Schools for Africa - Stories from the field
Clean water makes school children’s lives easier
Jalo Primary School, home to more than 2,100 students, is located in Nkhotakota district, in northern Malawi. In summer, the school becomes uncomfortable due to the hot air that blows from nearby Lake Malawi; and despite the school’s proximity to the lake, the school has had water problems since it was established in 1978.
Wezzi, 12, who is now in the last year at Jalo, recalls life before they had solar-powered water pumps. “We used to get water from the village borehole, about a kilometre away,” she says, looking weary at the memory of those earlier times. “On bad days, community members would refuse us water or make us wait in long queues, which made us miss classes.”
Wezzi has spent the last three years in Jalo village. Dressed in her blue uniform, she explains that although her school is a beneficiary of the national school feeding programme, without easily accessible water it was difficult to maintain the programme as well as good hygiene around the kitchen and eating area, school surroundings, and of course at the school toilets. “Firewood and labour were readily available, but we were not able to eat porridge daily due to the lack of water,” she recalls.
Wezzi’s head teacher, Mr. Mwale, adds that the rainy season made things worse, which was when the available water from unprotected sources made children sick. “Children would skip classes because of water-related illnesses,” he tells us, adding that “In summer the community borehole would run dry and children suffered with no water at the school.”
All this changed when UNICEF constructed a solar-powered reticulated water system as part of the organization’s Living Schools Project. The system has two taps that supply the school with safe and chlorinated water and another two taps that supply water to teachers’ houses and the surrounding community. “Now,” says Wezzi, “our classrooms are clean; we sweep them every morning and mop them twice a week. And we clean the toilets very frequently because of all the water that is available. The cooking area and utensils are also kept very clean. I love coming to school now!”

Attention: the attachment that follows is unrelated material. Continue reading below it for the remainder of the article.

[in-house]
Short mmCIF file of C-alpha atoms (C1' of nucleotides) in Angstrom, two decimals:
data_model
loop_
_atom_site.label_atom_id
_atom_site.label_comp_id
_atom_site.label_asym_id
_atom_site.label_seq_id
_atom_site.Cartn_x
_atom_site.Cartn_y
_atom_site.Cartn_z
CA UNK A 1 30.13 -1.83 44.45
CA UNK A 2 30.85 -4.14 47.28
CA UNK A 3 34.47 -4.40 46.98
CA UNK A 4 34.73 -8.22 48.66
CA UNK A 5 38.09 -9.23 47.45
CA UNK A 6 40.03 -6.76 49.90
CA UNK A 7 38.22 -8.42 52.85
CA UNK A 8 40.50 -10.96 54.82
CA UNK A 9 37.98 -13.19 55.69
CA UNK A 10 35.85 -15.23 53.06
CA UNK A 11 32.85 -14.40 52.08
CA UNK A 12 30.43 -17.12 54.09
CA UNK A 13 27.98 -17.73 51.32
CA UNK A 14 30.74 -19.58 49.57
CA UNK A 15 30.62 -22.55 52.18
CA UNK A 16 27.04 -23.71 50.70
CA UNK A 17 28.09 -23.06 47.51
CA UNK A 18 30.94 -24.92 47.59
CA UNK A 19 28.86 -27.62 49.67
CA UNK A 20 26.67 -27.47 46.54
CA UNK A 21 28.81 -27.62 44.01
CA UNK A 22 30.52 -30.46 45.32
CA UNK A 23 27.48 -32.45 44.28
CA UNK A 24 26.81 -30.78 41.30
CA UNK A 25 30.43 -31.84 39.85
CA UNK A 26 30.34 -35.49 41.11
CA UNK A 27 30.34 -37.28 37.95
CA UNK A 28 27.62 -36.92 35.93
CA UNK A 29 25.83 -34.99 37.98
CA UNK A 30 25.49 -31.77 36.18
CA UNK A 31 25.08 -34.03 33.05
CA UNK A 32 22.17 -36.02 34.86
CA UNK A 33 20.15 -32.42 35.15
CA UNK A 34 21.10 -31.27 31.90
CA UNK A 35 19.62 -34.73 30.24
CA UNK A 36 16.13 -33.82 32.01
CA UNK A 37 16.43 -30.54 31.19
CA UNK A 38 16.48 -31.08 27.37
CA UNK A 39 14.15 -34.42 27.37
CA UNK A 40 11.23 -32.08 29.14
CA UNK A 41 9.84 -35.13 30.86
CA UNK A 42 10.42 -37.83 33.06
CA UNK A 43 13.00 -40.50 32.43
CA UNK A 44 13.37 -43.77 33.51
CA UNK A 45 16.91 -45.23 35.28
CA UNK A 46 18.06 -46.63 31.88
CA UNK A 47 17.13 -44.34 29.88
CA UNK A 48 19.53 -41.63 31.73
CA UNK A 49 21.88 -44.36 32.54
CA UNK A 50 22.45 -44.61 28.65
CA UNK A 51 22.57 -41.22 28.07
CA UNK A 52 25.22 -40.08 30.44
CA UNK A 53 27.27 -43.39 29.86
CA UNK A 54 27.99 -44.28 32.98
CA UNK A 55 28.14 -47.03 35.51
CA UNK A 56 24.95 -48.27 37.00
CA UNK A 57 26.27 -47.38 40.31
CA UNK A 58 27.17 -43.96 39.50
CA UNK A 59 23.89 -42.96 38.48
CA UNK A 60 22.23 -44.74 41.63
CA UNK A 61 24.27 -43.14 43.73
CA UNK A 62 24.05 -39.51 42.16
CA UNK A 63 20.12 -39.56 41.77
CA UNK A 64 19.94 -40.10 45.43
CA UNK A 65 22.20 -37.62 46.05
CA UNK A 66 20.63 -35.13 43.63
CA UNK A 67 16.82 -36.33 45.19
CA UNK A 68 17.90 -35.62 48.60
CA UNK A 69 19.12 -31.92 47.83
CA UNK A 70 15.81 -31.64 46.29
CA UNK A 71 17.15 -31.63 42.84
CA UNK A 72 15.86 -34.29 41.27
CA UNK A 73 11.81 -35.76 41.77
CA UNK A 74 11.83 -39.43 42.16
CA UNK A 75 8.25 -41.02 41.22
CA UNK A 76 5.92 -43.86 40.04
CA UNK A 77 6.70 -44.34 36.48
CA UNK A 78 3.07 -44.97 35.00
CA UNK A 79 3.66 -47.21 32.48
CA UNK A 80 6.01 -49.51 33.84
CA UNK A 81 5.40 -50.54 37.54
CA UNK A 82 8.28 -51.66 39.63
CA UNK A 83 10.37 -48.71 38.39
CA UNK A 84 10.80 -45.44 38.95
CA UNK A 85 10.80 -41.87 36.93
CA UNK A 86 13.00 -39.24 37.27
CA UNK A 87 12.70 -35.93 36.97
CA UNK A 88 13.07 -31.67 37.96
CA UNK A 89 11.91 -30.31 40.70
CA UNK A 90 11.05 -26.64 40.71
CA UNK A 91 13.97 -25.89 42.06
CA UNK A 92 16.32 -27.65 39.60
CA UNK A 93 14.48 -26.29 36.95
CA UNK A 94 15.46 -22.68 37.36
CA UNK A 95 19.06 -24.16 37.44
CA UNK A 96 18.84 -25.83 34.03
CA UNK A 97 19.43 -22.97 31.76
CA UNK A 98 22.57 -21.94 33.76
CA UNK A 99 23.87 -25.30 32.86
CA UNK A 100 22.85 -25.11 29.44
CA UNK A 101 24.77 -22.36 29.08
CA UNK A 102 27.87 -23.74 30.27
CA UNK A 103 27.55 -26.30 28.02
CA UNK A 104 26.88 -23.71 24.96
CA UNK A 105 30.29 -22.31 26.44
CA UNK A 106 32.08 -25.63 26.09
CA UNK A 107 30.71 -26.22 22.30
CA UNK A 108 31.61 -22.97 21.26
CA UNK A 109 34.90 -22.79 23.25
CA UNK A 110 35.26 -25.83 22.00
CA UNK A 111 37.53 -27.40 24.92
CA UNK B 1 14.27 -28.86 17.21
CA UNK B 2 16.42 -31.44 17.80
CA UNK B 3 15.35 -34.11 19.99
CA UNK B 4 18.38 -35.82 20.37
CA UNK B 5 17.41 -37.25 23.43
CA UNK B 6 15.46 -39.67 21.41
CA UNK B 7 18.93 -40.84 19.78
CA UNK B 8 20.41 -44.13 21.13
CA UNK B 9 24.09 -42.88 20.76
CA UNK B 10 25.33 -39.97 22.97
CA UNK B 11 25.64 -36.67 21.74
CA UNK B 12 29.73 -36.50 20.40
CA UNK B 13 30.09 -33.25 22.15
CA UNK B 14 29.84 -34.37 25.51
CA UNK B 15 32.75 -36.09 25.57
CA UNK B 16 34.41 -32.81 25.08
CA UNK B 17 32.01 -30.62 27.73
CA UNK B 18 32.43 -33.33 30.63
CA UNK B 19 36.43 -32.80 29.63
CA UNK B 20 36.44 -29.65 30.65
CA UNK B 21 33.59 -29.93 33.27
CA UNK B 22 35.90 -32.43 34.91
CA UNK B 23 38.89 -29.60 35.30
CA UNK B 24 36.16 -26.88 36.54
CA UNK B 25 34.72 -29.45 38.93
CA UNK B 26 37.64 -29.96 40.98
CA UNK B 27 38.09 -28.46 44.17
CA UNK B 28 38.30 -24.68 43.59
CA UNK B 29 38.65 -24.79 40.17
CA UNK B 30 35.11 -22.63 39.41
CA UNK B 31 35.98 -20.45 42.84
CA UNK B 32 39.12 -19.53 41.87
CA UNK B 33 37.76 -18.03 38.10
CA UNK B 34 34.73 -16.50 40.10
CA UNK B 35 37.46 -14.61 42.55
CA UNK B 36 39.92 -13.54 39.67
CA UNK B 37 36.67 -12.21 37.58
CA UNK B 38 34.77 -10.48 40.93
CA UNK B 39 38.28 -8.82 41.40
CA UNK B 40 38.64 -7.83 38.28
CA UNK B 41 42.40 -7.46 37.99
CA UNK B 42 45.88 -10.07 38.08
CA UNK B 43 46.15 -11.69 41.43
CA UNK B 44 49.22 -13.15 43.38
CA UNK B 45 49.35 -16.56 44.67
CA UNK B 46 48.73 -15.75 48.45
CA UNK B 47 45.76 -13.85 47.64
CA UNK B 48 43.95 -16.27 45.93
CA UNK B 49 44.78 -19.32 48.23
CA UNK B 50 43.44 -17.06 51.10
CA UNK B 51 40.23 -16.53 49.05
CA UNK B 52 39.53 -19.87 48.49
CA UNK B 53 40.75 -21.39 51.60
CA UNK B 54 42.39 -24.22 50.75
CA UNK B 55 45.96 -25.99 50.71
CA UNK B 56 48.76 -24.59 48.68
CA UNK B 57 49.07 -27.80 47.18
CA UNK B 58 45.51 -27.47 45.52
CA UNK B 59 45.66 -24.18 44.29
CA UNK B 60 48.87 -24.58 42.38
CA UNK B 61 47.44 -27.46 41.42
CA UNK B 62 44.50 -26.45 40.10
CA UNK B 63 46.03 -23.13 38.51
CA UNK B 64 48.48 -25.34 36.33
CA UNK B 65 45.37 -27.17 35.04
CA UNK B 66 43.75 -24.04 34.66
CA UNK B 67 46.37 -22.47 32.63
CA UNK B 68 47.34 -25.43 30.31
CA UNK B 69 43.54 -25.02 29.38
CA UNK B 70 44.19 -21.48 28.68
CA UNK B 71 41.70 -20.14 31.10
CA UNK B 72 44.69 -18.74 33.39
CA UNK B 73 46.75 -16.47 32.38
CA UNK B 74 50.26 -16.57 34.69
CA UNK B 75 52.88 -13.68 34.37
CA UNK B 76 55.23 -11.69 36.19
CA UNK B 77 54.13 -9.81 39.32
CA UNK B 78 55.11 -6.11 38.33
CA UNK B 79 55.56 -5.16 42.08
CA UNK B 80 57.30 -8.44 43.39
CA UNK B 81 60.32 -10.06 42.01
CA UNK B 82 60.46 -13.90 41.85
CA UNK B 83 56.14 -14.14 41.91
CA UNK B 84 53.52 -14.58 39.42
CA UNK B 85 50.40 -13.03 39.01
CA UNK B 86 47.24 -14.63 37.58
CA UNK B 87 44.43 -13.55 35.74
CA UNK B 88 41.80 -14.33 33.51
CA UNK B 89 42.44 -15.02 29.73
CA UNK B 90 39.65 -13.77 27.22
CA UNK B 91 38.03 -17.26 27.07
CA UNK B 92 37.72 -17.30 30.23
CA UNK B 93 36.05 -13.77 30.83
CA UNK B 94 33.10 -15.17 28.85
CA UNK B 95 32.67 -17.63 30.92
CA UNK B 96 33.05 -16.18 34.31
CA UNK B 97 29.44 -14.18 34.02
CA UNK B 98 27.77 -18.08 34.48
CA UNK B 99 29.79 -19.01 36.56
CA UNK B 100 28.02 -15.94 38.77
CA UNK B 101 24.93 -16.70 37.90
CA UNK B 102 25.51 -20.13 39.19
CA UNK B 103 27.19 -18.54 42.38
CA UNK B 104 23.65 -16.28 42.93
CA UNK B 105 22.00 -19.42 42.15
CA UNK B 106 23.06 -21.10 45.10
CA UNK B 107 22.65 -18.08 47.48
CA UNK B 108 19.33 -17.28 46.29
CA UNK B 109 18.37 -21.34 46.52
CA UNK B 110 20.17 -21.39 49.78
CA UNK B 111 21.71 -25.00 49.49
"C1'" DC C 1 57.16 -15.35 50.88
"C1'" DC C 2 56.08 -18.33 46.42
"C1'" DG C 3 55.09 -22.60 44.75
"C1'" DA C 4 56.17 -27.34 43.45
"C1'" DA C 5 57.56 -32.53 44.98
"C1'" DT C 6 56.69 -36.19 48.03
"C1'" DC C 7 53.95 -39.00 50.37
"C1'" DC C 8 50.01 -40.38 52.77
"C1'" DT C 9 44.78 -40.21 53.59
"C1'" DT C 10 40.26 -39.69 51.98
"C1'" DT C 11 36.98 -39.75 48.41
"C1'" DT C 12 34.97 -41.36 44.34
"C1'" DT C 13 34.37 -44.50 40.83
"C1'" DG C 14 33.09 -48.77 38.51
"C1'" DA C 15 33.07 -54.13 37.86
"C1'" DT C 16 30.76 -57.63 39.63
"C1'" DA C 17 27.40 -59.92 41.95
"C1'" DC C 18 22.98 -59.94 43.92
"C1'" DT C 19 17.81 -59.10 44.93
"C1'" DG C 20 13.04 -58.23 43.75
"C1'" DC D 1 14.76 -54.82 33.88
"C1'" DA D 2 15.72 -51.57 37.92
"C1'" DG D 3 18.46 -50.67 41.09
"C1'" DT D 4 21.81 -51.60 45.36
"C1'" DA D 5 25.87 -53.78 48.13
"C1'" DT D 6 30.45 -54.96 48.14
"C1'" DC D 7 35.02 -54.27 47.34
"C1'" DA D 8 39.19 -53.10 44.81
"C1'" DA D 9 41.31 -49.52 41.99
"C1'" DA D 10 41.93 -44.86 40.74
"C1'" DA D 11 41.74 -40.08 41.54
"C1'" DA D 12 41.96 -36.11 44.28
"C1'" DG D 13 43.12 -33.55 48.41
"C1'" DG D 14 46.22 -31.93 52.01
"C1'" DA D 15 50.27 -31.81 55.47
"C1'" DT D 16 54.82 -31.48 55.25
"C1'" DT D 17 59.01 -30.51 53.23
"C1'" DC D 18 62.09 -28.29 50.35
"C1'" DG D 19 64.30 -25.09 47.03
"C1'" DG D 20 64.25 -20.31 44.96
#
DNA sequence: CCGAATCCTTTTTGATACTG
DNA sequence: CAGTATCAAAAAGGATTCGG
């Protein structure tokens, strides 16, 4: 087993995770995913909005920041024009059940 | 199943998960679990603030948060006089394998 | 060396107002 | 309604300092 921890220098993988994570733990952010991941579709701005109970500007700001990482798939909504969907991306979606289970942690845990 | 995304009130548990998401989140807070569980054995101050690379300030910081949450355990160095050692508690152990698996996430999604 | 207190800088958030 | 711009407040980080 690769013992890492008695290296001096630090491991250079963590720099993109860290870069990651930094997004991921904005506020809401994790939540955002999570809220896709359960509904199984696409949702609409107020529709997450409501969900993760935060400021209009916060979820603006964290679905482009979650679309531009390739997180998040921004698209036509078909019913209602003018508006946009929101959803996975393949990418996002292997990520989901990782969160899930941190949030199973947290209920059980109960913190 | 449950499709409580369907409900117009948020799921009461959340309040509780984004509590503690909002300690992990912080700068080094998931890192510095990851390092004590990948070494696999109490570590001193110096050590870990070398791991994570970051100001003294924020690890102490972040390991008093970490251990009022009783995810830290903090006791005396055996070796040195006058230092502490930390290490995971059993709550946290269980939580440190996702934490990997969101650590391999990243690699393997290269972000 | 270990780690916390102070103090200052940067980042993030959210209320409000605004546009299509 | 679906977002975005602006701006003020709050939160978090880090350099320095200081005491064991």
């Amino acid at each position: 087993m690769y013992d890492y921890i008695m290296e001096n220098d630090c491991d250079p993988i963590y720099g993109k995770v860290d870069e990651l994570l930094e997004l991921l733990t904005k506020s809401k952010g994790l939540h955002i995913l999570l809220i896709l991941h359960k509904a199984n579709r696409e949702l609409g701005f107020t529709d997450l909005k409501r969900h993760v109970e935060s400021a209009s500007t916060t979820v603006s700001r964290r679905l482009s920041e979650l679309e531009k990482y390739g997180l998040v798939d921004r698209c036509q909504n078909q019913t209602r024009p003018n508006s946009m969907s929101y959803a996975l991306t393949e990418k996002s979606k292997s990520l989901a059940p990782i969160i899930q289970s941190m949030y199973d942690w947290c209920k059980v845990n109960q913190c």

"I have been here for seven years and I was ready to leave because of lack of water. Now I like working in this community. Water for cooking and laundry is readily available. I have even started a vegetable garden at home, which is bringing extra income into my family."
Teacher’s lives have also greatly improved. Getting ready for classes in the morning used to include having to queue in long lines at the boreholes. Now that water is readily available, however, teachers no longer scramble for water with the rest of the community. “I have been here for seven years and I was ready to leave because of lack of water,” declares Mr. Nyondo, deputy head teacher at Jalo. “Now I like working in this community. Water for cooking and laundry is readily available. I have even stated a vegetable garden at home, which is bringing extra income into my family.”
Today, the school surroundings are bright and green with flowers and grass. “We have also established a vegetable garden at the school to supplement the diet for the feeding programme,” adds Mr. Nyondo. “The school diet is more diverse now, which has attracted new learners and reduced absenteeism.”
In addition to providing water, the solar power has also been used to light classrooms for the first time. As a result, last year students used the lights to study for their end of primary school examinations during the evening and early morning hours, which no doubt contributed to 22 students from the school being selected to high-ranking secondary schools. And this year even more students have already started using the classrooms for morning and evening studies.
The UNICEF Living Schools project aims to increase access to quality basic education for Malawian children by making schools more resilient to climate change, and to enhance the quality of education with increasingly resilient teachers, students, and communities.